Denver’s Colt & Gray Set to Close After Ten Years on the Scene

by | Dec 13, 2019 | Business | 0 comments

National Restaurant Consultants analyzes rising real estate costs and the trend cycle of Denver dining

national restaurant consultants closed sign photoFor years now, we’ve watched the Denver Boom morph this city’s neighborhoods and culture, pushing out even into the surrounding areas. The driving force behind much of the change–socially, culturally–begins with a shift in real estate. As cities grow and change, the real estate markets dictate how people live, work, and play; and it also drives how business is and should be conducted.

Recently, Colt & Gray, a Denver mainstay in finer dining, which also offered specialty cocktails and a butcher, announced that it would close before 2020, after a decade-long run. In urban areas, it’s not unusual for restaurants to fall into and out of step with whatever is trending or “of the moment”. However, ten years is no short amount of time to find celebrated success, only to bring it to a close.

Located off of Platte Street on the northwest side of downtown Denver, Colt & Gray was situated in one of the hottest neighborhoods in this last decade. Other small businesses and restaurants have come and gone as the skyscrapers, apartments, and co-working spaces climb higher into the sky above what onces was a smaller commercial district. The appeal of the neighborhood is the neighborhood itself, first and foremost, home to other desirable restaurants, bars, shopping, and high-end convenience. There is also easy access to the interstates, public transportation, and the business district of downtown.

So when a popular restaurant finds success in a booming area of town, why does it close after ten years?

“Real estate,” says National Restaurant Consultants CEO Richard Weil. “Lease rates throughout the country continue to rise along with many overreaching lease language. Operators both with new leases and renewals are facing the challenges of being able to stay under 10 percent occupancy costs.”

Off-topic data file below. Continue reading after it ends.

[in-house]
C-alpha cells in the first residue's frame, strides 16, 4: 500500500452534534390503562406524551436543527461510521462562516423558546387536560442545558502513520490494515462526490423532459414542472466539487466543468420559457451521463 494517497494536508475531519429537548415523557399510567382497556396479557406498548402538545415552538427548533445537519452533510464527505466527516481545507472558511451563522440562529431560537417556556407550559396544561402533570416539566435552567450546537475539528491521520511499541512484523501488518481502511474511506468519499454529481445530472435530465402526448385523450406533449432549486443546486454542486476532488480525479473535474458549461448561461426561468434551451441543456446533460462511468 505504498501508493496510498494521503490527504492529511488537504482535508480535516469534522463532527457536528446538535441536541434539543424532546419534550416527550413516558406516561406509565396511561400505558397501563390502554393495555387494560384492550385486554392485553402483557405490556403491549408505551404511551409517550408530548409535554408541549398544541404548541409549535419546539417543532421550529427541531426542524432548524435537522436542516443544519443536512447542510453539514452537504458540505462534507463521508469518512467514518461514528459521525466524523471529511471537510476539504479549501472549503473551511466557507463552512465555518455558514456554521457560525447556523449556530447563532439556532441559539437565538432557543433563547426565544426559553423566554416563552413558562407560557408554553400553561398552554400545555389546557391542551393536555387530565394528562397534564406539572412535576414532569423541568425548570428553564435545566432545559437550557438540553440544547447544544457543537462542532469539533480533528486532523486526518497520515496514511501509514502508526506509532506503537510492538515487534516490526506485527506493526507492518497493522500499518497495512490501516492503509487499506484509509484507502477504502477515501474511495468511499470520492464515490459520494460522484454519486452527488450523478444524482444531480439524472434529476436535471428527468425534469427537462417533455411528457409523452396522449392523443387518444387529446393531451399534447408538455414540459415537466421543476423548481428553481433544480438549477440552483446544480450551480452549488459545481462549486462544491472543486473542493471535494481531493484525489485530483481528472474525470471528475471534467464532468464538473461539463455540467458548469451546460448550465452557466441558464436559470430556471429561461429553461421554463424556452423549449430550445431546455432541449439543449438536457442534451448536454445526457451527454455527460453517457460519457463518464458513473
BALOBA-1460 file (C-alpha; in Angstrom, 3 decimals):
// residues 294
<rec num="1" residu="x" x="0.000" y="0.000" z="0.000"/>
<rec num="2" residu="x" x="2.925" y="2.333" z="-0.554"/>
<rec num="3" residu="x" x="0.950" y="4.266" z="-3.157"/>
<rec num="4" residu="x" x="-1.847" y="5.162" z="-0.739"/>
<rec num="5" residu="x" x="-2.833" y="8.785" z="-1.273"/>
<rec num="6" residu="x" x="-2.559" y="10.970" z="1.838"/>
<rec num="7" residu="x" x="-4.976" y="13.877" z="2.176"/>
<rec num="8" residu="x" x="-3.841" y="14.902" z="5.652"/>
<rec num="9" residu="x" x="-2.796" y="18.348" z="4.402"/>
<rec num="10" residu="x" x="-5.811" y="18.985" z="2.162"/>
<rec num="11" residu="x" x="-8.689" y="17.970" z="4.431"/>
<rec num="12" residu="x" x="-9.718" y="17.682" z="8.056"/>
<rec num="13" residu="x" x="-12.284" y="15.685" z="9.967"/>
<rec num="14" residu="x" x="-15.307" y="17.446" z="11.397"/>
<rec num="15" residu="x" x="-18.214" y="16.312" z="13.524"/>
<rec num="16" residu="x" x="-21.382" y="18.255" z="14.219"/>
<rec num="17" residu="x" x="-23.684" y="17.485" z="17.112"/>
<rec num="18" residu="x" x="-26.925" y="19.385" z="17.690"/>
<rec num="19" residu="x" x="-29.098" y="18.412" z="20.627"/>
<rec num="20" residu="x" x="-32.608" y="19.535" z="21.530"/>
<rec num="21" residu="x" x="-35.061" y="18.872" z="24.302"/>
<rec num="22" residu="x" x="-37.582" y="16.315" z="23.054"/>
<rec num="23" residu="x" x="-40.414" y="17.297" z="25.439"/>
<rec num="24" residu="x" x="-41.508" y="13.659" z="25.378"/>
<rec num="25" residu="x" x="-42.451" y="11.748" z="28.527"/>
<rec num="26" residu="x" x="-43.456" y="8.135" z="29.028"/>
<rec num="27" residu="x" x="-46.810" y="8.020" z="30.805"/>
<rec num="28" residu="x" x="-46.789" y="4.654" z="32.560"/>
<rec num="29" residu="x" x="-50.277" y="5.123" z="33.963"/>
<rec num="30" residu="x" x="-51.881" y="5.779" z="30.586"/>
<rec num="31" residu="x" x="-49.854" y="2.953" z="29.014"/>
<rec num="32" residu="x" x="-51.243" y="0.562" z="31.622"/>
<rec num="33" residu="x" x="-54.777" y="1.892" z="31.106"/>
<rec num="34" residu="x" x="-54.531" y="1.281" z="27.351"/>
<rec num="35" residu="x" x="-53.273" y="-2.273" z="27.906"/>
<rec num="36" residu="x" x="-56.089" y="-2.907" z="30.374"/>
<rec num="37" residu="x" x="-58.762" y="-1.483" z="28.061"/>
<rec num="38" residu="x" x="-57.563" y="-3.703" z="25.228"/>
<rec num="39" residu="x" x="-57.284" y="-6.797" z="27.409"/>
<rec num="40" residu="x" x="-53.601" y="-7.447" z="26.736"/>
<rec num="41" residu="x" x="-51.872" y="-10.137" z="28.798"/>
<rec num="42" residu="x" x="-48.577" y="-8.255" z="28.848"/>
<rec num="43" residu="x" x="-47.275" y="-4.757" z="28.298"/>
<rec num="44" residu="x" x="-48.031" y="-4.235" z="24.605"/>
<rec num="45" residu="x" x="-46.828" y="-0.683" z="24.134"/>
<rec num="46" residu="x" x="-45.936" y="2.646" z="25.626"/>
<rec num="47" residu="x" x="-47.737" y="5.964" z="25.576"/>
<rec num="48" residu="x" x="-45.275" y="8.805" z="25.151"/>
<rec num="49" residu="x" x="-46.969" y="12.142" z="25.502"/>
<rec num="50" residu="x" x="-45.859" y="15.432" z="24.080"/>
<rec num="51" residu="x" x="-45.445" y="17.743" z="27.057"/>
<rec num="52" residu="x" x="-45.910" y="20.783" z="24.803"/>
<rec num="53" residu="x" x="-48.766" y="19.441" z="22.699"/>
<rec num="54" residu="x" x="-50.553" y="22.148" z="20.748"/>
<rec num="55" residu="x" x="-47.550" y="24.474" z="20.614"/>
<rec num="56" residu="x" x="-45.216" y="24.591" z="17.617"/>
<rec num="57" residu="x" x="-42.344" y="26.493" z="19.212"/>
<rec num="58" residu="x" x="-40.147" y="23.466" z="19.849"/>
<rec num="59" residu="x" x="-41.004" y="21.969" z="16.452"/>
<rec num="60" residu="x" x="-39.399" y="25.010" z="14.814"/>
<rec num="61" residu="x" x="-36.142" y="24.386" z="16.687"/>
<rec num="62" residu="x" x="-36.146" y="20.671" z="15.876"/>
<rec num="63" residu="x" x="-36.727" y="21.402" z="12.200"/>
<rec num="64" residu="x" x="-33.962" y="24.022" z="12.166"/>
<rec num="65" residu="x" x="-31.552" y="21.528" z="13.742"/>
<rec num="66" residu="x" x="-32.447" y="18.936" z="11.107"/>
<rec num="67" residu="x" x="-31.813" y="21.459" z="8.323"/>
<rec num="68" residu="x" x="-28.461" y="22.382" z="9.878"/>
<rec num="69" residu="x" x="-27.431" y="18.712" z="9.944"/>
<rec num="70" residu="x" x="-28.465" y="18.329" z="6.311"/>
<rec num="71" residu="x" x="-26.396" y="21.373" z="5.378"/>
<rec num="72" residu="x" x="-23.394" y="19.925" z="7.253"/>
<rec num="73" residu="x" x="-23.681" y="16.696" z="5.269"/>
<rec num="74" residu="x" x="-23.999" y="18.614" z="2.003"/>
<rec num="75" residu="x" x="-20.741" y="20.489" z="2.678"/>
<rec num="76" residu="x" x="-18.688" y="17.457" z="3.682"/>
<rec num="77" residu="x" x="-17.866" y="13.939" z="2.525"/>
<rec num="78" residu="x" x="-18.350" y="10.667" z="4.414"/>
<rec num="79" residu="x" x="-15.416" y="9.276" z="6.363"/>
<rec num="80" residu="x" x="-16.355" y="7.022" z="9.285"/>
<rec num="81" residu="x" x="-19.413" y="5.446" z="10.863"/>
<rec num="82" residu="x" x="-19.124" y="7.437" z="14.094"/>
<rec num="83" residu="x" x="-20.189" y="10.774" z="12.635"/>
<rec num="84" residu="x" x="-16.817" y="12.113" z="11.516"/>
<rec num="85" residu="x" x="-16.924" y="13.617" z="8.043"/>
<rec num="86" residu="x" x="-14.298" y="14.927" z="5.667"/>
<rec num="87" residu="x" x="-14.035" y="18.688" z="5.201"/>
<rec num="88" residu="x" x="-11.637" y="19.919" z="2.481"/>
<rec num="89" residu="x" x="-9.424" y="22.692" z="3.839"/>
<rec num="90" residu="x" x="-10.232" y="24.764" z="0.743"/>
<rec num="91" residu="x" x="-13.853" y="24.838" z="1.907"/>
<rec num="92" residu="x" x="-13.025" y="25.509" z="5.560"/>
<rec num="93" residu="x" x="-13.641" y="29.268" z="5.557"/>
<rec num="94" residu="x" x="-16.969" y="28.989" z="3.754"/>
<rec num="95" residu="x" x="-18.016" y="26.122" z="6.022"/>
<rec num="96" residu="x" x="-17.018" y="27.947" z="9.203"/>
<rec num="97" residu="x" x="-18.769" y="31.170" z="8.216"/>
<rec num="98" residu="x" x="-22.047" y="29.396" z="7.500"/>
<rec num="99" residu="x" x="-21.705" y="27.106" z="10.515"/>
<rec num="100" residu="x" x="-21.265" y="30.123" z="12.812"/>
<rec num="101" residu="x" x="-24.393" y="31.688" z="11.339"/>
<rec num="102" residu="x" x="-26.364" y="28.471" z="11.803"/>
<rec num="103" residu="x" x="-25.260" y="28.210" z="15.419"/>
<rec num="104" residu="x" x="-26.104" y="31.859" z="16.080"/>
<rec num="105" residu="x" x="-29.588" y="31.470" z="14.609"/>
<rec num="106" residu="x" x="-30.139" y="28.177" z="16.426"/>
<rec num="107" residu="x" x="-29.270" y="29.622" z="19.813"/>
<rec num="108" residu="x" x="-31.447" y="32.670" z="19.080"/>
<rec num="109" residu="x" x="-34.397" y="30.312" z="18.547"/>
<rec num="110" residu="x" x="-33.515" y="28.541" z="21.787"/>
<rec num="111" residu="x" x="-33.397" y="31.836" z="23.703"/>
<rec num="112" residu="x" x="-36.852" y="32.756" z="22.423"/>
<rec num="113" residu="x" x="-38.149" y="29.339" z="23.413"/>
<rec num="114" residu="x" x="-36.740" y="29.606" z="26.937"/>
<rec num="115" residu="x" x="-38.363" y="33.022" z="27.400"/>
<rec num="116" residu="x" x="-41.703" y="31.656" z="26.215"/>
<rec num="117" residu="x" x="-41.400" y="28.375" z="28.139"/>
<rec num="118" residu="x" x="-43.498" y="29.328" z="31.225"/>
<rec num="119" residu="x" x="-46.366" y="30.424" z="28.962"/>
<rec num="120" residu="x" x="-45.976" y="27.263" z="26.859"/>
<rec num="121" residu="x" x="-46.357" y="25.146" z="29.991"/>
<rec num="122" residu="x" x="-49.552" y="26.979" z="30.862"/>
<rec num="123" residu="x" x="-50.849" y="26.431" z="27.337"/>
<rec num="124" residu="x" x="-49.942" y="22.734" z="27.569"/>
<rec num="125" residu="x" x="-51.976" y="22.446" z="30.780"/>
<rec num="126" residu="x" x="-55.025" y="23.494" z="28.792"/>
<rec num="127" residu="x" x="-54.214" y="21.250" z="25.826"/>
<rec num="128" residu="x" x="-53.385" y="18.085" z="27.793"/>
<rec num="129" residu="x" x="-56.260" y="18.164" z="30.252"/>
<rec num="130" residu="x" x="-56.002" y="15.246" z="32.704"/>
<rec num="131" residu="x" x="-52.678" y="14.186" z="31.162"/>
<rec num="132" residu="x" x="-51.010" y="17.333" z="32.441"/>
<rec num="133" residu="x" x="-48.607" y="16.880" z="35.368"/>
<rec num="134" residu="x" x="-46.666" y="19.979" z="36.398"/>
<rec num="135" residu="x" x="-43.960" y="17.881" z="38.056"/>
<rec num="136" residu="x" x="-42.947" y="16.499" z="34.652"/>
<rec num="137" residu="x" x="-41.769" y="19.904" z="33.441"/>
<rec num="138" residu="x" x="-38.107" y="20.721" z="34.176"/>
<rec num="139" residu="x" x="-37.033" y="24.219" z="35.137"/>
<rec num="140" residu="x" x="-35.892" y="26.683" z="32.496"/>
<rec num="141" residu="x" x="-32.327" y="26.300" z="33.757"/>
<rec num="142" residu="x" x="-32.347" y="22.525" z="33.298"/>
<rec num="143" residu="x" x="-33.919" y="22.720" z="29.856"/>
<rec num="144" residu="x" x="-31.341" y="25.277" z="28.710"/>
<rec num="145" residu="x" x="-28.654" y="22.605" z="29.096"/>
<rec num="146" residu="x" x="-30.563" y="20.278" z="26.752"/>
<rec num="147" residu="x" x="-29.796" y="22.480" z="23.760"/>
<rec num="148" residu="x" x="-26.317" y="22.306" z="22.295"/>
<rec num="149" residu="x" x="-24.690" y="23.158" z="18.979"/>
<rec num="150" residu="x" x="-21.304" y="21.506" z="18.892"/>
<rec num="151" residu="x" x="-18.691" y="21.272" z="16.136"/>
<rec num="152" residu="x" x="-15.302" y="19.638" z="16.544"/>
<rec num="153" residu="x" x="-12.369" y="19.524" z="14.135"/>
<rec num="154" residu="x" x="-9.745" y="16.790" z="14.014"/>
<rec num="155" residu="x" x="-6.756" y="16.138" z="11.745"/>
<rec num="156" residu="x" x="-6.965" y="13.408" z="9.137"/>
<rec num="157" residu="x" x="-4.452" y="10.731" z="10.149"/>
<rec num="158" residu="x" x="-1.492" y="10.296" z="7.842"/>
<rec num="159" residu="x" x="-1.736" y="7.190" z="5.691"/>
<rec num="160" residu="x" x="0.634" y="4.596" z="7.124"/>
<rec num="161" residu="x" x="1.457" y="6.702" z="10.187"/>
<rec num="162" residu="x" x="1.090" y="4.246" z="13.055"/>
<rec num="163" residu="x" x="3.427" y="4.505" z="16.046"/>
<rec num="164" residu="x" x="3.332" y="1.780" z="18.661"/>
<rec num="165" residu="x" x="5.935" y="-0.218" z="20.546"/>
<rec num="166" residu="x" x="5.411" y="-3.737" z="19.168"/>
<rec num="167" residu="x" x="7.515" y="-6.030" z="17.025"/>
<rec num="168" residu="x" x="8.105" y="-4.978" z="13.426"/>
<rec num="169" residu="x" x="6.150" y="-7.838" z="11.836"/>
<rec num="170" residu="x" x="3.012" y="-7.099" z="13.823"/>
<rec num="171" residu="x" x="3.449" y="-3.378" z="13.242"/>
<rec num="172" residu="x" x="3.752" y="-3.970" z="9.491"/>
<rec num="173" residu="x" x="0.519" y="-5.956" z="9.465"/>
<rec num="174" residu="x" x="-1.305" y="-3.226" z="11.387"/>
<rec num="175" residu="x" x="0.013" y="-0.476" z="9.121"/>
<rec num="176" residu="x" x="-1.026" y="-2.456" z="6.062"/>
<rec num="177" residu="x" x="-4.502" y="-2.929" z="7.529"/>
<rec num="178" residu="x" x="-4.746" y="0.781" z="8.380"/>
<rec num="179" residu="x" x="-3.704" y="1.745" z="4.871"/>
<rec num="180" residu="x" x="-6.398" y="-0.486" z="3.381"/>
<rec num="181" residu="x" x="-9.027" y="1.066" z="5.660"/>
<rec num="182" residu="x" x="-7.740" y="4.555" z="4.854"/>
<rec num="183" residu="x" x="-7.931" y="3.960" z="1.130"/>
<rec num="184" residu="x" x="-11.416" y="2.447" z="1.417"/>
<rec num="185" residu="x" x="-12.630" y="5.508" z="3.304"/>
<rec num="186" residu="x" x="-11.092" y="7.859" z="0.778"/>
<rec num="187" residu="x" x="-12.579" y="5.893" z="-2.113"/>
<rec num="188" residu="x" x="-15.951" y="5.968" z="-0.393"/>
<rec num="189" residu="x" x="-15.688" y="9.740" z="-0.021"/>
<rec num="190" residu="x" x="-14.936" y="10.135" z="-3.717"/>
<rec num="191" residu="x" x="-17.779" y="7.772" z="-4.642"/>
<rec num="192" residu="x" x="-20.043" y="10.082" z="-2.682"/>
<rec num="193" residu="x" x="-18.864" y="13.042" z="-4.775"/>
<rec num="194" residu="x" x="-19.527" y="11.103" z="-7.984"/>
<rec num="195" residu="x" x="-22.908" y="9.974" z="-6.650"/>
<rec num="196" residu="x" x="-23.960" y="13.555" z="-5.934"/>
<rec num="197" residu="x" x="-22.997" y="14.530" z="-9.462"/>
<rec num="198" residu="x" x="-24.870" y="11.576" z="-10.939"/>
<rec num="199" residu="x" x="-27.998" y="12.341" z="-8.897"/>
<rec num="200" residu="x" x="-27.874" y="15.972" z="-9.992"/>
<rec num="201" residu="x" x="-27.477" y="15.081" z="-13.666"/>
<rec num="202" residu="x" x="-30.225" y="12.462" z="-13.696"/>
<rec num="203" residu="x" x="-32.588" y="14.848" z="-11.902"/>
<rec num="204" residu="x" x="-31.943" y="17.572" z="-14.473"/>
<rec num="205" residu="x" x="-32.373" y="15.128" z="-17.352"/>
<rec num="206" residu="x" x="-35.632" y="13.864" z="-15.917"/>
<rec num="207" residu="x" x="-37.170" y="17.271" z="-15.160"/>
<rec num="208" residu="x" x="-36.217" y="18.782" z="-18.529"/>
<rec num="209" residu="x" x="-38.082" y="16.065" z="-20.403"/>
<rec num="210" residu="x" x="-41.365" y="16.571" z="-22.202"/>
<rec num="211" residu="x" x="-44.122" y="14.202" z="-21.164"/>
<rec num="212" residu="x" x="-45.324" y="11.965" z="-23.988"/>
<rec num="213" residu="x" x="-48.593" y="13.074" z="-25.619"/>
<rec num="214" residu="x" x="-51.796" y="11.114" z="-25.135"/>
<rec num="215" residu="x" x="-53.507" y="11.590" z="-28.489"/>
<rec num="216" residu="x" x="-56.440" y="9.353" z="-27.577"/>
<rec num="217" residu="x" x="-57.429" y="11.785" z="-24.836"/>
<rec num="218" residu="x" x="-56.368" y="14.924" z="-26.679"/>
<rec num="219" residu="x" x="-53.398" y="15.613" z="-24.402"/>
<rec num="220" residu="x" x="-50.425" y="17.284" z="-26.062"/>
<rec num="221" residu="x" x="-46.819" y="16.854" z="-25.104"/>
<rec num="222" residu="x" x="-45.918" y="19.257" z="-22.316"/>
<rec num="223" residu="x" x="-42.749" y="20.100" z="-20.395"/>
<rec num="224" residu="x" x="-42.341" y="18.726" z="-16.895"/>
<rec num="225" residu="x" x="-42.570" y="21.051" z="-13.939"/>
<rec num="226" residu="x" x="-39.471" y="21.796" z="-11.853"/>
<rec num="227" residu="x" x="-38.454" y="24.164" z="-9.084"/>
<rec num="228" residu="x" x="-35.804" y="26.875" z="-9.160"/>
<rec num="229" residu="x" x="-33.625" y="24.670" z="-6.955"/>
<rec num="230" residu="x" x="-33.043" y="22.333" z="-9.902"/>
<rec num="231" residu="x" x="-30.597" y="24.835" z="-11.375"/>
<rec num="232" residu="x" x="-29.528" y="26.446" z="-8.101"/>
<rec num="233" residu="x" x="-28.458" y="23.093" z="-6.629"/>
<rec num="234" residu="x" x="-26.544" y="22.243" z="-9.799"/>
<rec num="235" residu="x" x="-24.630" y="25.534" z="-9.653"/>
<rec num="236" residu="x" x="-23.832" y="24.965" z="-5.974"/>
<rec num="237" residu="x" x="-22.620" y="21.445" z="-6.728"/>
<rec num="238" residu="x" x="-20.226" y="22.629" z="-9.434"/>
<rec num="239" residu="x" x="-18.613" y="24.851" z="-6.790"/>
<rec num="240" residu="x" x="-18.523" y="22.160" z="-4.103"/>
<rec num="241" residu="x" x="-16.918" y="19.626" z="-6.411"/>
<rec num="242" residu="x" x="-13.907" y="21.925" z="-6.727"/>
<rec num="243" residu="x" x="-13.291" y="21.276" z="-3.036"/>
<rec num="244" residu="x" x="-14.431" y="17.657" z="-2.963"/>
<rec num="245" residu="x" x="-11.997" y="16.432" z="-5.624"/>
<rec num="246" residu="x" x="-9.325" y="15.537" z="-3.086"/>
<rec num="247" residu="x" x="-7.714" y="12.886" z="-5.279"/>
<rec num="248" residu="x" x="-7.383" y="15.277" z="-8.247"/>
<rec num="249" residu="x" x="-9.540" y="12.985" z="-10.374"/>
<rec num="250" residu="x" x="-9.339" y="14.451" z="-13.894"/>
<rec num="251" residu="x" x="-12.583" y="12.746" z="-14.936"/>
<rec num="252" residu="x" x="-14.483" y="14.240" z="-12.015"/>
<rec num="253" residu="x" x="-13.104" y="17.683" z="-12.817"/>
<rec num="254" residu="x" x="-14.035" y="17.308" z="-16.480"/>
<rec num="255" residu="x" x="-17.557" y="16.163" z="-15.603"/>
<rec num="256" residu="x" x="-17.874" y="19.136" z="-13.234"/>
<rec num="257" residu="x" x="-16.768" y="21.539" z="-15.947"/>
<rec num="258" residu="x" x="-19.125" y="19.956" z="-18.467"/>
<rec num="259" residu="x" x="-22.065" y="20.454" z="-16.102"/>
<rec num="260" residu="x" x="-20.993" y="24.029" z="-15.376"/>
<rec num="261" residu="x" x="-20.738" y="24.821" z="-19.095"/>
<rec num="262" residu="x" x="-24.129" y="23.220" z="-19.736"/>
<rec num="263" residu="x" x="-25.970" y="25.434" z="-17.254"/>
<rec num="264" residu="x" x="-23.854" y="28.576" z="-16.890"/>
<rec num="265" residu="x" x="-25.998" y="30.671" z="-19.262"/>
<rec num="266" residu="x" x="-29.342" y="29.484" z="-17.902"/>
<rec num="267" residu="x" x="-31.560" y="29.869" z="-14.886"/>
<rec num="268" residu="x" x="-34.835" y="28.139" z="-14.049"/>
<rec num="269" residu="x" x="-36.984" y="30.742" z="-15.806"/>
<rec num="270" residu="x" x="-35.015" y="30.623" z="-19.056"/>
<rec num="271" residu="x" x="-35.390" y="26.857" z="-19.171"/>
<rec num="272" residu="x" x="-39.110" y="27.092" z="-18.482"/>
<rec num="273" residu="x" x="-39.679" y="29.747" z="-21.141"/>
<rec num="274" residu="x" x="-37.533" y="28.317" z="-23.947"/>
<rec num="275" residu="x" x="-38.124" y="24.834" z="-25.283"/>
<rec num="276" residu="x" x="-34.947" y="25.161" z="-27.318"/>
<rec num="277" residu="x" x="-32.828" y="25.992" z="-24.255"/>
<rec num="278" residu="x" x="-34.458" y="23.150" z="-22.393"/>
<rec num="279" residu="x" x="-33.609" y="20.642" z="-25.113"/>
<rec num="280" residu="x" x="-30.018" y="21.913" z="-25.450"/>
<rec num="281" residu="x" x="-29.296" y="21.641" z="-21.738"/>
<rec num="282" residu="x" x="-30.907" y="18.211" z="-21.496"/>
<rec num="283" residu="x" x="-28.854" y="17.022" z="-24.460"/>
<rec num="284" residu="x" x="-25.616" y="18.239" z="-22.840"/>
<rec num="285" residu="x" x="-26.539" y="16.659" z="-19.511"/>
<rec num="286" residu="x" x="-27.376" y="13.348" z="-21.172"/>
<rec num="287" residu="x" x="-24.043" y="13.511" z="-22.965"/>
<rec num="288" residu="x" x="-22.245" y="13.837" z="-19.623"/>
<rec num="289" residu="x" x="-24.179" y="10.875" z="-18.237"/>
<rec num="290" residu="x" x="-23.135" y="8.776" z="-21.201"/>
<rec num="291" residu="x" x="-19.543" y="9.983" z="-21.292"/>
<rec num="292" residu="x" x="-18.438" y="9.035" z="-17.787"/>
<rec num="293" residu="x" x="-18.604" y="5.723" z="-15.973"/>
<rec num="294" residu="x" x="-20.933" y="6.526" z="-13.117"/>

It costs money to be seen, to be in the hotbed of what’s happening–and that’s on top of what it costs simply to be in business.

“There other key factors relating to the rising costs of doing business,” Weil continues, “Ranging from wages, to lease rates to even the cost of ‘refreshing’ a restaurants interior with new wall coverings, lighting, and staying at the top of the mind of food goers.”

For restaurants, it begs the question: are you in the business of running an eatery or are you in the business of staying relevant?

“The food service and hospitality industry does require attention to details beyond the menu,” says Weil.

However, he adds that it’s less about trend management and more about good business, best practices, and sticking with what works and keeps guests coming back.

“We work with hundreds of clients throughout the country as a ‘refreshing set of eyes’,” Weil explains, making the point that sometimes you need an expert from outside the trend to really put things in perspective. “Our Operations Analysis produces thousands of dollars in savings for every client we work with, and we offer detailed reviews on lease negotiations, prime costs, vendor agreements, internaal operations, and much more.”

Some restaurants will come and go. Such is the nature of the business cycle, and especially in growing cities, people can be fickle. Still, business is business and a restaurant consultant can help keep your business within that mentality. If you’d like to speak to National Restaurant Consultants about an Operations Analysis or any other concern, contact us here.

Photo by Craig Whitehead via Unsplash.




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